- Created: Tuesday, 19 June 2012 14:08
- Written by Newcastle FRFI
Nine years after opening in 1981, privatisation of the Tyne and Wear Metro light-rail system began with cleaning services being contracted out to the private sector. Churchill Services took charge of Metro cleaning provision in 2010 and – in their pursuit of increased “cost efficiencies” – have been attacking the cleaning staff’s terms and conditions of employment ever since. Churchill Services increased its annual pre-tax profits by 81% between 2009 and 2010; none of which has been passed on to the cleaning employees. Metro cleaners continue to be paid the bare minimum wage of £6.08 per hour; which amounts to poverty-pay considering the “living wage” in the North East is estimated at £7.20 hourly#. On top of this, the cleaners have no sick pay scheme; no pension scheme; and no access to free leisure travel passes (a condition that is afforded to other Metro employees however). In fact, originally Churchill had also refused to provide cleaners with free work travel passes; forcing them to pay to use the Metro system even when travelling to work. Although this has now been awarded, the attacks continue.
The company have announced their intention to withdraw paid meal breaks, and – in written correspondence with Labour MPs – expressed that if savings could not be made through the withdrawal of these paid breaks, then they would be made through redundancies. A particularly unpleasant example of the cleaning-provider’s utter disregard for their front-line employees is their refusal to provide cleaners with anti-scratch gloves. Consequently, one employee is currently awaiting the results of a HIV test after being cut whilst dealing with the contents of a station bin. Churchill’s negligence was further evidenced in February of this year, when they announced that they had lost the tax codes of their entire workforce. In that same month, the company were fined £8,000 following a four-week inspection in which the amount of litter found in stations was adjudged to be at an unacceptable level. This judgement followed Churchill having significantly reduced the hours of night-shift cleaning staff. Nevertheless, Churchill’s highest-paid director brought home in excess of £161,000 in 2010; so it’s not all doom and gloom after all.
Having eventually been forced to enter into discussions with the RMT transport union via the trade union recognition laws#, Churchill described an offer that included a zero per cent pay rise as “generous”. By the end of April, cleaners employed by Churchill had returned a 100% vote in favour of strike action; with a 48 hour strike beginning on the 11th June.
FRFI interviewed one of the Churchill cleaners, Stuart Roberts, while out on strike action:
What do you think about the actions the RMT union has taken so far?
I think it has been a well organised campaign. Yesterday was really successful on the picket line at Haymarket [Metro station], getting the dispute as high profile as possible and highlighting our campaign to the general public, who are the most important to get the message out to, they use the Tyne and Wear Metro on a daily basis. I think the approach by the RMT has been really successful so far.
Are you getting much support for your campaign off the other Metro workers?
Yes, we all support each other; there is solidarity between all workers for industrial action.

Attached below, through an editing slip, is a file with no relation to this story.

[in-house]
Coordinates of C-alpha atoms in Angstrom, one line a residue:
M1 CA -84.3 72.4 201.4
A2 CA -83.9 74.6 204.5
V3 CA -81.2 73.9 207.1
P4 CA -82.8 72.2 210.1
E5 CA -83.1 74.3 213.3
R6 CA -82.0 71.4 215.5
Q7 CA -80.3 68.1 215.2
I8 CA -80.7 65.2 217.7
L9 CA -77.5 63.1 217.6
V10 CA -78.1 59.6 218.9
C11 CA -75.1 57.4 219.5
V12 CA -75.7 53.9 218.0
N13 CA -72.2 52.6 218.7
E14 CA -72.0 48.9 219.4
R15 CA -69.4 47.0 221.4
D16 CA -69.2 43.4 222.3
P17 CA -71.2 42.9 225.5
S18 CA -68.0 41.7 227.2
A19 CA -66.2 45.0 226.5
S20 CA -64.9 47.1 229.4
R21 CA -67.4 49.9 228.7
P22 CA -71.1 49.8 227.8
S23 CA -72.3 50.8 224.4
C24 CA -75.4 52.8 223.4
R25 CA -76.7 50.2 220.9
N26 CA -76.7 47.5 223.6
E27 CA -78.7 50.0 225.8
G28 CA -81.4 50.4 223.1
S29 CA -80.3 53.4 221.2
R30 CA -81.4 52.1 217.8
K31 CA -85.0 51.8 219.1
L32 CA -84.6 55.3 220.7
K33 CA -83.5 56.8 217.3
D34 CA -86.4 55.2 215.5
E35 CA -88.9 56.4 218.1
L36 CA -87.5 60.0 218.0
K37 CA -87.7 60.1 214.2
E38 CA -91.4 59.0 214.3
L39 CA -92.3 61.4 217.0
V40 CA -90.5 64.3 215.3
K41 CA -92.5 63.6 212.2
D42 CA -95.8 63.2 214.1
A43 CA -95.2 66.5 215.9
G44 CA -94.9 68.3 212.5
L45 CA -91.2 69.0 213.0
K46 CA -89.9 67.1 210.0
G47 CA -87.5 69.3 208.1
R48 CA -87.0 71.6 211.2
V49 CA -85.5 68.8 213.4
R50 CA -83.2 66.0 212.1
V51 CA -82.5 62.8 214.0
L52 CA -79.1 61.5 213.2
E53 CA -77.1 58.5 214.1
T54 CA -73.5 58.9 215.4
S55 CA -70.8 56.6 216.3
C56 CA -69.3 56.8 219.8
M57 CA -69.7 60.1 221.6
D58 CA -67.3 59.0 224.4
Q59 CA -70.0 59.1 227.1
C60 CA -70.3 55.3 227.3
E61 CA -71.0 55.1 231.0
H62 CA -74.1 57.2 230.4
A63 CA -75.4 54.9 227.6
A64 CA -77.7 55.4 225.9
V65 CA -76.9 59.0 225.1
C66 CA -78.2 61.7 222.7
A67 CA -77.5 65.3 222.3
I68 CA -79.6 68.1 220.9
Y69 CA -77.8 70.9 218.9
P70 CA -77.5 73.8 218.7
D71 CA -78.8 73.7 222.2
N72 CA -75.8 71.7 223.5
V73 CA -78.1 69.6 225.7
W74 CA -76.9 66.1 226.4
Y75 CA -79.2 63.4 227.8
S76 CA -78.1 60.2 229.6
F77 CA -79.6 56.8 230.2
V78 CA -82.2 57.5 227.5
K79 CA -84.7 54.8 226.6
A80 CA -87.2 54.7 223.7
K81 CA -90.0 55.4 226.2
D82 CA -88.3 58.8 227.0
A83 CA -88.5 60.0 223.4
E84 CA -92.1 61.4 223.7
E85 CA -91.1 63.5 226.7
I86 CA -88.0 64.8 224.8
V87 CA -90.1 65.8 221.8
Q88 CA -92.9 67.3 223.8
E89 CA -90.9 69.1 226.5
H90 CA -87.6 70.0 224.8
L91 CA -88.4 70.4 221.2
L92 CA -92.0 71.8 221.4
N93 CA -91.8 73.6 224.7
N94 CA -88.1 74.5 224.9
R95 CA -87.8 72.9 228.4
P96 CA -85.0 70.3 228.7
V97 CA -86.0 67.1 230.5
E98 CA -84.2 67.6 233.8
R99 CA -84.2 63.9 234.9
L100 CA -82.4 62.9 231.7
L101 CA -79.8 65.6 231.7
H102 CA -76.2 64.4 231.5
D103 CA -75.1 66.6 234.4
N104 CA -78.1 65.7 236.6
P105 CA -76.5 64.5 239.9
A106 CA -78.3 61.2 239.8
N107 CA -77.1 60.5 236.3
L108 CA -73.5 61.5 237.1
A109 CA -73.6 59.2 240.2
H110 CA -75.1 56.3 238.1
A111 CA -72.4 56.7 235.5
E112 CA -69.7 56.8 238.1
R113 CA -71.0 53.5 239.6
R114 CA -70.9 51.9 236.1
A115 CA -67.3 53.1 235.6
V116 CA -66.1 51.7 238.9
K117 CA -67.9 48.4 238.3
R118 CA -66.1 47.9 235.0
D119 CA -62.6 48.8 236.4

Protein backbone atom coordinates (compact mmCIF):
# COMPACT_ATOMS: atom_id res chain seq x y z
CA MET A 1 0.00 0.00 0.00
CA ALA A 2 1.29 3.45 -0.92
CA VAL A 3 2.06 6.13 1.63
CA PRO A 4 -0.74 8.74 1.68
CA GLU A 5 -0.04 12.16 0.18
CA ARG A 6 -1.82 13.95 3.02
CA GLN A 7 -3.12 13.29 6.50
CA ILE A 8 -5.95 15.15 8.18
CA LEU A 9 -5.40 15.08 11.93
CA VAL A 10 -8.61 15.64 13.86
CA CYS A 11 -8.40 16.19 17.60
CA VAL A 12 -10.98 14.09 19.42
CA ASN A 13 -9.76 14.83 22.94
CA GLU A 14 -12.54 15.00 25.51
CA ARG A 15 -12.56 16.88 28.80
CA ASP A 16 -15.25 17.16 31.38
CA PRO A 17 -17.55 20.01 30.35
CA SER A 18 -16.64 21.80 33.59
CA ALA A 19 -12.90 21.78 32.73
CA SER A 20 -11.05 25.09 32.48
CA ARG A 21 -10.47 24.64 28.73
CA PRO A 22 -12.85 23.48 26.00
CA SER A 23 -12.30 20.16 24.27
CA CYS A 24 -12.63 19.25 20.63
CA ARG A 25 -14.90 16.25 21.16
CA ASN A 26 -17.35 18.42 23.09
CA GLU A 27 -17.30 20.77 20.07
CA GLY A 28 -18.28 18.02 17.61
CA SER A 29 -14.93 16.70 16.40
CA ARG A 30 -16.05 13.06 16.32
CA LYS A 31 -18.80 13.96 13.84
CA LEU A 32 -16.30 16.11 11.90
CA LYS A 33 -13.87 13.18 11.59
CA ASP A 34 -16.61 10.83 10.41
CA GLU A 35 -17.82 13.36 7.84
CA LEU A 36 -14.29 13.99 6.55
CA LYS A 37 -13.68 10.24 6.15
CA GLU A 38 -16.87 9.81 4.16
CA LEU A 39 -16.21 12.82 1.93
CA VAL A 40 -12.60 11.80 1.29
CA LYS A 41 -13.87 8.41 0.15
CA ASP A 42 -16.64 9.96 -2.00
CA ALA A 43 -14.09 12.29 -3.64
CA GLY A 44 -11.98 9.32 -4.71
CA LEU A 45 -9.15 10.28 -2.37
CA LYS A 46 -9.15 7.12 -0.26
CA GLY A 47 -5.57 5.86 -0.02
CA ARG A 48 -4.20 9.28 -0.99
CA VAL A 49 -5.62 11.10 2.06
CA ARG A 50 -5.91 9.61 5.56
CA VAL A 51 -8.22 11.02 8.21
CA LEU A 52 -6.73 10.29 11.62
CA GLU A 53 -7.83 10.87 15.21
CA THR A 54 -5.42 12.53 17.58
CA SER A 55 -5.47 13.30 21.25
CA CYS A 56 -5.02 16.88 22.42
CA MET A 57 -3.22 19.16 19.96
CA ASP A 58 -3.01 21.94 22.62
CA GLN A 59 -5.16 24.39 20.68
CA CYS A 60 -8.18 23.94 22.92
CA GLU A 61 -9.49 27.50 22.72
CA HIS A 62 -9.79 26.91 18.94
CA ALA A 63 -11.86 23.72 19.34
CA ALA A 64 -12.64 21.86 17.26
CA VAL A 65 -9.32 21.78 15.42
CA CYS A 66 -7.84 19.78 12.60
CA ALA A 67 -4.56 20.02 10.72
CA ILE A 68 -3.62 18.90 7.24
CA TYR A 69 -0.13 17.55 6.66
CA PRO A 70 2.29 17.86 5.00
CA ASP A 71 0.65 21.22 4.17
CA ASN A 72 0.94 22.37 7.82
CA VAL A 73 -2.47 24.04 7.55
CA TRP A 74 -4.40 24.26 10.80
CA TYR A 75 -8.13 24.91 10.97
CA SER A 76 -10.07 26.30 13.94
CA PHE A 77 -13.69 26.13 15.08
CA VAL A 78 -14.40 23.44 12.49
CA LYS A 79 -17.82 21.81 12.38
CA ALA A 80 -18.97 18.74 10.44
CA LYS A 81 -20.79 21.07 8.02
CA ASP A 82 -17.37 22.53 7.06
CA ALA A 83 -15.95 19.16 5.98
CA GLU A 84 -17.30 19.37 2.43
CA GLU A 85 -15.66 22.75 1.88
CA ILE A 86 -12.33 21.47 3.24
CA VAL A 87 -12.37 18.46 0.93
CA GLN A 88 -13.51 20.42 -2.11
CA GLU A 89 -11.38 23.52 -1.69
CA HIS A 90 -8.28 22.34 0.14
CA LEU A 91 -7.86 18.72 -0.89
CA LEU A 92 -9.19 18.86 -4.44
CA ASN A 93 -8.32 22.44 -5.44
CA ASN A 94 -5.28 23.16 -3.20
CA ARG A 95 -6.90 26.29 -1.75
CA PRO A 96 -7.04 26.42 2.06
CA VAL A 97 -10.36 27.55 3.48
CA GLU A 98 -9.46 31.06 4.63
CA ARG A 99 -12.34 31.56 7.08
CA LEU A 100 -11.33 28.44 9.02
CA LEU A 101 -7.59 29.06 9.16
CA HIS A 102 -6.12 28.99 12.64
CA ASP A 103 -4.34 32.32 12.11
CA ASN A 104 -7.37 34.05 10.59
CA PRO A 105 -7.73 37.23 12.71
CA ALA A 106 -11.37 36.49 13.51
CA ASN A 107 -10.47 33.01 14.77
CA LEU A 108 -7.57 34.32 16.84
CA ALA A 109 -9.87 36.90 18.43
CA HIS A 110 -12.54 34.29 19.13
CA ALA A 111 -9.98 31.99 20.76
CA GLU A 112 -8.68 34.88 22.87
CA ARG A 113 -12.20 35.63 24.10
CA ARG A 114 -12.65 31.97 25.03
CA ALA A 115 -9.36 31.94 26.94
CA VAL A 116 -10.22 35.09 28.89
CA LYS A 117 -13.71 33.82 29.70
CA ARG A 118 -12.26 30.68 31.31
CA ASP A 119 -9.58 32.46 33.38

Are the other workers in RMT or are they in different unions?
There are various different unions across the Metro system but the RMT represent the majority: drivers, revenue staff and virtually every member of cleaning staff.
How long has the cleaning service been privatised?
Cleaning has been privatised since the early 1990s and there has been up to 5 different private companies since then. Initially cleaning was run in house by Nexus then the decision was made by Labour councillors to contract out the services. There have been three different companies since I have worked here, and since privatisation everything has gone to pot.
What do you think about the actions of the Labour councillor who is elected onto the local Transport Authority and has been silent in the face of attacks on the cleaners?
I thinks its disgraceful that a so called Labour councillor who was voted into power by some of the cleaners can allow Churchill to treat its staff so appallingly –let’s just hope that when it comes to the next local elections people remember that and kick them out of office.
What do you think about other attacks on other sections of the working class for example with cuts to public services?
I think it’s totally disgraceful that Labour MPs agree with the cuts but its local councillors on a local level that are putting all of these people out on the dole. When they say that, although they are making all of these cuts, the private sector will pick up unemployment, it’s just laughable and I think the argument is flawed. The reality is there are no more private jobs out there.
What do you see as the solution to austerity for the working class?
To get this rotten Tory government out of power and out of parliament and I don’t think the solution is then to defend the Labour Party because they are not much better and the chances are Labour would do exactly the same thing and just put a different spin on it. So we need people to get into parliament from more socialist backgrounds. It ironic that, not the RMT – we are proud they got expelled from the Labour Party – but some of these other unions like Unison and Unite, who spend millions of pounds funding the Labour Party get nothing in return, should look at that and maybe invest the money in political parties and socialist parties that are willing to stand up for the working class. The reality is the front bench of the Labour Party are all a bunch of millionaires.